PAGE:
Major benchmarks rebounded on Wednesday after Chinese government authorities indicated they will cut their reserve requirement ratio for banks "in a timely manner," a move that would encourage lending and potentially reaccelerate growth in the world's second-largest economy. The Dow Jones Industrial Average (DJINDICES:^DJI) and the S&P 500 (SNPINDEX:^GSPC) gained about 1%.
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A vote of confidence for PVH
Shares of PVH, the parent of brands such as Tommy Hilfiger and Calvin Klein, climbed 9.1% after an SEC filing indicated Chairman and CEO Chirico Emanuel spent nearly $10 million yesterday buying 133,155 shares at an average price of just under $75. The move significantly increased Emanuel's stake in PVH to 417,351 shares, worth a total of over $33.8 million as of this writing.
It's hard to blame Emanuel for his timing considering PVH was trading near multiyear lows as of yesterday's close. The apparel leader's stock was hurt by an underwhelming quarterly report in May and, more recently, conservative full-year guidance issued last week. To blame for the latter, Emanuel said at the time, were higher promotions amid weak customer traffic in both North America and China.
Considering both Emanuel's big purchase and the aforementioned news of impending government stimulus in China, it's no surprise PVH stock soared.
Starbucks' lukewarm guidance
Starbucks' stock dropped as much as 3.9% early this morning, then largely recovered to close down around 0.7% after the global coffee behemoth reiterated its fiscal 2019 earnings outlook, but followed with disappointing guidance for next year.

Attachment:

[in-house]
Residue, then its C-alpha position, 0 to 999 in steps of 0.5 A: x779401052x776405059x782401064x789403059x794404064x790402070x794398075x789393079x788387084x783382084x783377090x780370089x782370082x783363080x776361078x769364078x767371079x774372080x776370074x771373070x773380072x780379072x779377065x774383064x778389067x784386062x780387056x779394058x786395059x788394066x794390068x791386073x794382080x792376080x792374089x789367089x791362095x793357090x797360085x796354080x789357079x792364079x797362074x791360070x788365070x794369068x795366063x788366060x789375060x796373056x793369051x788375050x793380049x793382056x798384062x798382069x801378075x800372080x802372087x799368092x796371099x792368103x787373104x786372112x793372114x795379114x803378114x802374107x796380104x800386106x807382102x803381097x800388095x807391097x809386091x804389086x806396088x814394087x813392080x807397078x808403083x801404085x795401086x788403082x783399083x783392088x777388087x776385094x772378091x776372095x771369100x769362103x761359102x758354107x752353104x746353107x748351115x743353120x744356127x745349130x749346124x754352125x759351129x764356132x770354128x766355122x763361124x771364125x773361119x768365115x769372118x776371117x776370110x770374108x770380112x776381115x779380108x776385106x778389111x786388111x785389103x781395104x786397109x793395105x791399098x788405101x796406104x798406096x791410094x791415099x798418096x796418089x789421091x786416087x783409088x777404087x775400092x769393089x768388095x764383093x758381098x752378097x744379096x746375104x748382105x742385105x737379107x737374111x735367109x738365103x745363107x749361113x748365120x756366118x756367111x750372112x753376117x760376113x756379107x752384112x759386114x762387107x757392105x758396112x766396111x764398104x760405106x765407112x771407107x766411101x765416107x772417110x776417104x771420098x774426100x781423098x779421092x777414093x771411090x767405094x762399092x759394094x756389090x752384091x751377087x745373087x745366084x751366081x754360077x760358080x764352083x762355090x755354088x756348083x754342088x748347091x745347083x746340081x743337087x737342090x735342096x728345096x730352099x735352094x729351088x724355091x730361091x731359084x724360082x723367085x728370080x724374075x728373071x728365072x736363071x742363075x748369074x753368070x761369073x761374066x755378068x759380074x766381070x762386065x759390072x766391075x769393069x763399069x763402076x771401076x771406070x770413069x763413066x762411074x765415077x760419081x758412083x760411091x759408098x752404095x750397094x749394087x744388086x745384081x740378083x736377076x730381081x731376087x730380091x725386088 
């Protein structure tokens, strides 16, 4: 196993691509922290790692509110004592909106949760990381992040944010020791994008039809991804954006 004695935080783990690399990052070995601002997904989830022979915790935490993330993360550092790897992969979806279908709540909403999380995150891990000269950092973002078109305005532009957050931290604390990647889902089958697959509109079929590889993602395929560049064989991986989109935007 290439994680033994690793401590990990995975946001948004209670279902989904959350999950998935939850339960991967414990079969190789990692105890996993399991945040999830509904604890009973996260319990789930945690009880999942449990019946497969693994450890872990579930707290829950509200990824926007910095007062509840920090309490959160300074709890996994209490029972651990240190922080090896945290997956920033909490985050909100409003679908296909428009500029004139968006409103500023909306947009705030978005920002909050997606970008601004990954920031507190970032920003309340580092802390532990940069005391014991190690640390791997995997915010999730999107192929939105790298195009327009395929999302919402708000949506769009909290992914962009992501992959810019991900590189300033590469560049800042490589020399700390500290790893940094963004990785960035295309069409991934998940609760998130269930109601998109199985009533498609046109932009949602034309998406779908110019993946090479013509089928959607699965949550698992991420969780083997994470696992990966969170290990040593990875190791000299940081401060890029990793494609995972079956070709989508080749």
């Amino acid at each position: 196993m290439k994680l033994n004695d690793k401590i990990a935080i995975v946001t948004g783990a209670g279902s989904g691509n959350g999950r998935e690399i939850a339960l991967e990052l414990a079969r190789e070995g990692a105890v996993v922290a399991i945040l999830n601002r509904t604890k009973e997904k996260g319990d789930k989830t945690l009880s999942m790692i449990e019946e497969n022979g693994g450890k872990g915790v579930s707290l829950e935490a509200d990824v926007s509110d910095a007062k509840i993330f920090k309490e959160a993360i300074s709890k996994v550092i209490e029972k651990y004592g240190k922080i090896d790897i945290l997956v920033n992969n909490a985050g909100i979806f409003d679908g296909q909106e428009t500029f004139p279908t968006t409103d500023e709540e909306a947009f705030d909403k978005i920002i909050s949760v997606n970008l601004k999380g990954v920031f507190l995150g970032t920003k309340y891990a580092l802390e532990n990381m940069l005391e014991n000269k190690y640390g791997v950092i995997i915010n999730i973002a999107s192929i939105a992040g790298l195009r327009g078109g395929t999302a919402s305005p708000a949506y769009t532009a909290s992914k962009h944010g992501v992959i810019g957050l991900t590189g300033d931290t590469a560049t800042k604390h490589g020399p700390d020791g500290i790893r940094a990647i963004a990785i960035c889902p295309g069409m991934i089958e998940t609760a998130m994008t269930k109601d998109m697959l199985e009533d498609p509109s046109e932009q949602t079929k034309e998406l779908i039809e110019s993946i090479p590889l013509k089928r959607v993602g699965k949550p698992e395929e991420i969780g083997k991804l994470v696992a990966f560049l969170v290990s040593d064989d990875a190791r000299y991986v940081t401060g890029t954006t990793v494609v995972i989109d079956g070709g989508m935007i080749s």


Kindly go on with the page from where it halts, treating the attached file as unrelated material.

During a presentation this morning at the Goldman Sachs 26th Annual Global Retailing Conference, Starbucks reaffirmed its outlook for earnings per share in fiscal 2019 to arrive in the range of $2.80 to $2.82 -- good for growth of roughly 16% year over year. But it also said that growth will come in part because management chose to pull forward around $2 billion in share repurchases into fiscal 2019, rather than in fiscal 2020 as previously planned.
As such, given both normalized share repurchases and lapping one-time tax benefits in fiscal 2019, Starbucks now expects earnings per share in fiscal 2020 to increase "below" its "ongoing growth model of 10%" -- a reduction from its previous outlook for growth of at least 13%.
Still, CFO Pat Grismer insisted the company's "growth-at-scale agenda is delivering against our expectations," and that its long-term goal for double-digit EPS growth is "fully intact."
With shares trading near all-time highs after nearly doubling over the past year, however, it's understandable that Starbucks' stock pulled back modestly in response.
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